- In the course of the daylong hearing, a seven-judge Constitution Bench posed several questions to be addressed by counsel appearing in the matter
- The bench is examining whether the use of words like “Hindutva” or “Hinduism” or any similar nomenclature amounted to garnering votes by exploiting religious feelings of the voters
- The court is having a relook at the 1996 judgment by which a three-judge bench held that Hinduism is a way of life and a state of mind and not a religion
October 18, 2016: The Supreme Court on Tuesday commenced hearing on a batch of petitions to examine whether appeals in the name of religion and caste for votes during elections amounted to “corrupt practice” under the law and hence could be a ground for unseating a lawmaker.
In the course of the daylong hearing, a seven-judge Constitution Bench of Chief Justice T.S. Thakur and Justices Madan B. Lokur, S.A. Bobde, Adarsh Kumar Goel, Uday Umesh Lalit, D.Y. Chandrachud and L. Nageswara Rao posed several questions to be addressed by counsel appearing in the matter.
NewsGram brings to you latest new stories in India.
The bench felt that the issue before it concerned an election dispute and thus at this point of time, there was no necessity to seek the views of the Attorney General or the central government.
The bench is examining whether the use of words like “Hindutva” or “Hinduism” or any similar nomenclature amounted to garnering votes by exploiting religious feelings of the voters.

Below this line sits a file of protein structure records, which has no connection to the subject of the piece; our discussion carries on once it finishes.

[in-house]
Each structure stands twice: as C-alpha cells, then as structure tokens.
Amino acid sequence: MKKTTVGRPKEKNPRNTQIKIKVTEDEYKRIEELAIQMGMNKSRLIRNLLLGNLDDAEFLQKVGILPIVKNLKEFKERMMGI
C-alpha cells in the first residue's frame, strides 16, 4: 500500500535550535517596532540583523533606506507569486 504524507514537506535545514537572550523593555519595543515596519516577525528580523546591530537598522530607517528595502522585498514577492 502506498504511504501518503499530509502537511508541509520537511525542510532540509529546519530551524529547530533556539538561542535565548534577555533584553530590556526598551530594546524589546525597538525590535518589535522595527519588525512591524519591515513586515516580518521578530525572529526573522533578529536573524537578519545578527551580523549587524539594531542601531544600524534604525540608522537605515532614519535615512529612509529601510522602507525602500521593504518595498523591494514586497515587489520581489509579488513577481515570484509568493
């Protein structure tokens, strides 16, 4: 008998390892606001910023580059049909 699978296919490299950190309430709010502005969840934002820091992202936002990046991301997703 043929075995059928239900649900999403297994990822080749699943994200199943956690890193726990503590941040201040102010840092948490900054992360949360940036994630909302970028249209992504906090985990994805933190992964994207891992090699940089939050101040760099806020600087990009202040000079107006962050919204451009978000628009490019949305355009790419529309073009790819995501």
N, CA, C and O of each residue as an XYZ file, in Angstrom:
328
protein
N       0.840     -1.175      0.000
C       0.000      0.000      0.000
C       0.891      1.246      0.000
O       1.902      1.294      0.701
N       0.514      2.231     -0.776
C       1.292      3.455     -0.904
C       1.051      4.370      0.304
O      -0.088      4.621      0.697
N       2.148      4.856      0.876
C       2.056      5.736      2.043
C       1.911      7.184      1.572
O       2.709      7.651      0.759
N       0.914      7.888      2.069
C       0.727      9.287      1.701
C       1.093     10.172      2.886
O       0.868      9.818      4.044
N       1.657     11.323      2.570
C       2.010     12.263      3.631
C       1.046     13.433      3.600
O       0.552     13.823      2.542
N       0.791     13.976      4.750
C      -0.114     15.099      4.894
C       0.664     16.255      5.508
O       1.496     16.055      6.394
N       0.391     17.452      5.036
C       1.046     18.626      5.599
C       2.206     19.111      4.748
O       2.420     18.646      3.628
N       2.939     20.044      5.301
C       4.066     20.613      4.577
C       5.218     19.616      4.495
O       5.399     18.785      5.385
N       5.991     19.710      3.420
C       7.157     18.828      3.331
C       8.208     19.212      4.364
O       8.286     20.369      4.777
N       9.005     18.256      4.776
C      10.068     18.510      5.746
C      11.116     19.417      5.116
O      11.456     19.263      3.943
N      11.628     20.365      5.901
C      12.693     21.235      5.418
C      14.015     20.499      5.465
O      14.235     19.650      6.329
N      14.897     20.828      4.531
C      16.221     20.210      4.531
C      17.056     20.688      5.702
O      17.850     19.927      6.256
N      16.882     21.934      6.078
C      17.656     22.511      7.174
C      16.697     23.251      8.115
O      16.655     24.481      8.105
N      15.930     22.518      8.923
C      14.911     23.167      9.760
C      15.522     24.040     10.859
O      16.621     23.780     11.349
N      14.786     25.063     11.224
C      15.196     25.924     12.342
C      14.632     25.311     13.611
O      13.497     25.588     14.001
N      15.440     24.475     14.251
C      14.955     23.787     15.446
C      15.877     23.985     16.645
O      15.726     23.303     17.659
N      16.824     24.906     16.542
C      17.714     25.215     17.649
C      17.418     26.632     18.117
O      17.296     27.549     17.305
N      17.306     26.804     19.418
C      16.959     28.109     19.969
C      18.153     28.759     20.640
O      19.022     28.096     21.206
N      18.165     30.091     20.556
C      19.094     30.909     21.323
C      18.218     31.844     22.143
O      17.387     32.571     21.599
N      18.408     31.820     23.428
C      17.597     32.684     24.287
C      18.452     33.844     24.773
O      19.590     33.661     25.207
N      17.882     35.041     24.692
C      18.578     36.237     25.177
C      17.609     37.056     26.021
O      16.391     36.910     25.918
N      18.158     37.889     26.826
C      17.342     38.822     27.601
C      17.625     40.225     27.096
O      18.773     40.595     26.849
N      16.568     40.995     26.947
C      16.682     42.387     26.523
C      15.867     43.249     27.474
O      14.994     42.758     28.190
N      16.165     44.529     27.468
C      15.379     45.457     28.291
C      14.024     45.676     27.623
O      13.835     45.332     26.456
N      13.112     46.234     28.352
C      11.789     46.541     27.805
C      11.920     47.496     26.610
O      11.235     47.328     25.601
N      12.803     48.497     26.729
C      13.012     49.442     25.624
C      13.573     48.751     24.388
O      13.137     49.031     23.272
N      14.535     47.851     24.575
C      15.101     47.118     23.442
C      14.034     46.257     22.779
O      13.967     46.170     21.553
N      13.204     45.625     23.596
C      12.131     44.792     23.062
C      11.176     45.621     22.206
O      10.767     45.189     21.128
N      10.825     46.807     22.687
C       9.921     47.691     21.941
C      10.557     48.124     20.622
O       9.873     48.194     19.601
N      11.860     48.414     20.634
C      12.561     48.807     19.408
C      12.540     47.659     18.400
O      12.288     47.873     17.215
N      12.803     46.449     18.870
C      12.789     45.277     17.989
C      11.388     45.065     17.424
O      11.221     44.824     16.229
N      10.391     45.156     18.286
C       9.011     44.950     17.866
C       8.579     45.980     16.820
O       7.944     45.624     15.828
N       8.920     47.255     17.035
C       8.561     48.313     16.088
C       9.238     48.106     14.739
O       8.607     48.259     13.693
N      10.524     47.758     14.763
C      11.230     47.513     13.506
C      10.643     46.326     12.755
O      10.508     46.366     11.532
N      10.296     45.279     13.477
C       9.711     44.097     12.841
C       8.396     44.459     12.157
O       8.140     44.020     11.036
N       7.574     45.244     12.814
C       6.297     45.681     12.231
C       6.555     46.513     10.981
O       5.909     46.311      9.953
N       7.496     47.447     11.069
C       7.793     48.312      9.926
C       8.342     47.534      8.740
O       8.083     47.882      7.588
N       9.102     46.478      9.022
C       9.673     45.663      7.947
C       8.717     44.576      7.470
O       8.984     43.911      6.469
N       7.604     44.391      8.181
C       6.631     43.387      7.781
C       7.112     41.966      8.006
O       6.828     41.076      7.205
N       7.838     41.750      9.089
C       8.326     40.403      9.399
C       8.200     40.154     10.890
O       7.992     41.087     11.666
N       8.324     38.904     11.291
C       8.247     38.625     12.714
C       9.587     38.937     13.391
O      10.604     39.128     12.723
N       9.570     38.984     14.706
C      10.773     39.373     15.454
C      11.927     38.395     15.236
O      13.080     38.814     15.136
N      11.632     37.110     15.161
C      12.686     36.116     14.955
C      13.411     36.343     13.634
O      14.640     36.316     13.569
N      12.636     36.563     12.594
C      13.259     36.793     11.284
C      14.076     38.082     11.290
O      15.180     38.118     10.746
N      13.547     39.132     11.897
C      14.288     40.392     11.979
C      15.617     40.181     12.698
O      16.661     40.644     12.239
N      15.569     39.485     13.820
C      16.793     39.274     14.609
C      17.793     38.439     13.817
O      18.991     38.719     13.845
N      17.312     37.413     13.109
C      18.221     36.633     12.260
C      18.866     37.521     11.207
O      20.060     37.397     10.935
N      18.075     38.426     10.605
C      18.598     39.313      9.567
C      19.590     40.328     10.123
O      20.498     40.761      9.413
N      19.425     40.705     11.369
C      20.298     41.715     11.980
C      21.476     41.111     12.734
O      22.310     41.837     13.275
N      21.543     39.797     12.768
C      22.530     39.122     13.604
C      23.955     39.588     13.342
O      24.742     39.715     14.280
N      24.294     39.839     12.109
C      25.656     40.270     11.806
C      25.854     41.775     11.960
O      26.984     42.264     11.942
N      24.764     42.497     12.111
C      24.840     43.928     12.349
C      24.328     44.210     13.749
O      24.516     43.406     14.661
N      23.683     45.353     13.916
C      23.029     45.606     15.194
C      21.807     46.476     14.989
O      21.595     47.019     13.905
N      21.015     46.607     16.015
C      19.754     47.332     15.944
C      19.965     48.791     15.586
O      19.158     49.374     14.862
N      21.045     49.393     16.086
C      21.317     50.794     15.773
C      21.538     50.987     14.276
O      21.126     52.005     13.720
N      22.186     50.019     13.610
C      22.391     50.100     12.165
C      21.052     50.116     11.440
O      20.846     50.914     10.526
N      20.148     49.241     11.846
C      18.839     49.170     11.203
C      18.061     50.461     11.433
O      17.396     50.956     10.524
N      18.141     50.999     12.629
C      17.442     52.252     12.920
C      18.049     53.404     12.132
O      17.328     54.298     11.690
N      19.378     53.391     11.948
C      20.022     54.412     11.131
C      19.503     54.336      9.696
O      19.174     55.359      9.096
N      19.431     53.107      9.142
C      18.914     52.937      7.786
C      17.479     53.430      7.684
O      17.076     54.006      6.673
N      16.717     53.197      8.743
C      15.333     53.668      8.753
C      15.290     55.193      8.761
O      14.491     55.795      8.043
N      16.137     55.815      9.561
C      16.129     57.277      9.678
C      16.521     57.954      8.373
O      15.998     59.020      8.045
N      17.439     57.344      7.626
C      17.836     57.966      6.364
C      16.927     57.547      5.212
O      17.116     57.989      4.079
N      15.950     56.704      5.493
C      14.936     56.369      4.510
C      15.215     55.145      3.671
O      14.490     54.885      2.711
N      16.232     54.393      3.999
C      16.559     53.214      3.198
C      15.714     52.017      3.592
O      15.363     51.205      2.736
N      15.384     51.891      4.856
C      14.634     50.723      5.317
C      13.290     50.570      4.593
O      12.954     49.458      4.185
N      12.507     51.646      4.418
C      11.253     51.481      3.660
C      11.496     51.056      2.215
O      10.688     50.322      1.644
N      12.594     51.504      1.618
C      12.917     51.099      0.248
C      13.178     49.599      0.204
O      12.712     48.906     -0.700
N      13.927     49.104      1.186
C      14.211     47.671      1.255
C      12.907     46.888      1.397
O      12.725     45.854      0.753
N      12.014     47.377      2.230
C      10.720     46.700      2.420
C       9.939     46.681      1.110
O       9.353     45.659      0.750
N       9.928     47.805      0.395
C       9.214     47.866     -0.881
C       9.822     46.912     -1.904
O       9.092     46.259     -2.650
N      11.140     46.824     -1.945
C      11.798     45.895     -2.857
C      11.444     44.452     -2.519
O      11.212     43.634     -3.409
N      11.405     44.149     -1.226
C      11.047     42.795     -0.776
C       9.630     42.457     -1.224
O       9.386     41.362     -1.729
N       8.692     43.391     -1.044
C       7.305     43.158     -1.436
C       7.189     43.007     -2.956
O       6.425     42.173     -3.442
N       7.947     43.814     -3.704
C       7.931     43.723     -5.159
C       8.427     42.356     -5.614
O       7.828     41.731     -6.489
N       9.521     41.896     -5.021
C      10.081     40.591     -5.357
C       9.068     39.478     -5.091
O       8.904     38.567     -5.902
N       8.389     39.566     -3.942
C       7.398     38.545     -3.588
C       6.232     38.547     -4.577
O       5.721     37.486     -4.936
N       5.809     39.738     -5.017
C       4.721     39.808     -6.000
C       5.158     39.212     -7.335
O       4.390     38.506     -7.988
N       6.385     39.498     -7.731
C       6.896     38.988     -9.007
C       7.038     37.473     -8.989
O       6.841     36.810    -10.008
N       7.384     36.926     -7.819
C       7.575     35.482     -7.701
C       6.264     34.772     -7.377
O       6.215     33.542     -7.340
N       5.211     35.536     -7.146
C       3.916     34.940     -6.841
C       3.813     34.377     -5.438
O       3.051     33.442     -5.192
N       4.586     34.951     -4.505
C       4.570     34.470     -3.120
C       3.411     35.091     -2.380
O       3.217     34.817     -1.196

Justice Bobde said that mobilising votes by invoking religious sentiments was destructive of Section 123 (3) of The Representation of the People Act, 1951.
“Making an appeal in the name of religion is destructive of Section 123 (3). If you make an appeal in the name of religion, then you are emphasising the difference or you are emphasising the identity. It is wrong,” Justice Bobde observed.
Section 123 (3) prohibits seeking votes by a candidate or his agent on grounds of his religion, race, caste, community or language or the use of, or appeal to religious symbols or the use of, or appeal to, national symbols.
Go to NewsGram and check out news related to political current issues.
The hearing by the seven-judge bench is rooted in the conflicting judgments delivered way back in 1995 and 1997 on whether seeking of votes in the name of “Hindutva” or “Hinduism” amounted to the exploitation of religion, as prohibited under Section 123(3).
The bench asked senior counsel Arvind Datar — appearing for one of the petitioners — whether by making an appeal in the name of religion, “are you not emphasising the identity of the candidate?”
The bench also asked when votes are mobilised by invoking religion or appealing to religious identity, would it not amount to seeking votes in the name of religion.
The bench cited a hypothetical situation wherein a Muslim supporter of a Hindu candidate sought votes from his community by invoking religion and fear of divine retribution if they don’t vote. And the vice versa situation.
Similarly, there were questions on seeking votes by exploiting caste identities.
The court is having a relook at the 1996 judgment by which a three-judge bench held that Hinduism is a way of life and a state of mind and not a religion. Therefore, it said, invoking Hinduism was not a corrupt practice.
It was on the strength of this judgment that the Supreme Court had reversed the unseating of nine BJP legislators in Maharashtra, including former Lok Sabha Speaker Manohar Joshi.
Look for latest news from India in NewsGram.
However, one case of Abhiram Singh is still pending as it was referred by the five-judge bench to the seven-judge bench.
Abhiram Singh was elected to the Maharashtra assembly in February 1990. His election was set aside by the Bombay High Court in December 1991 and since then his appeal is pending before the Supreme Court.
Hearing will continue on Wednesday. (IANS)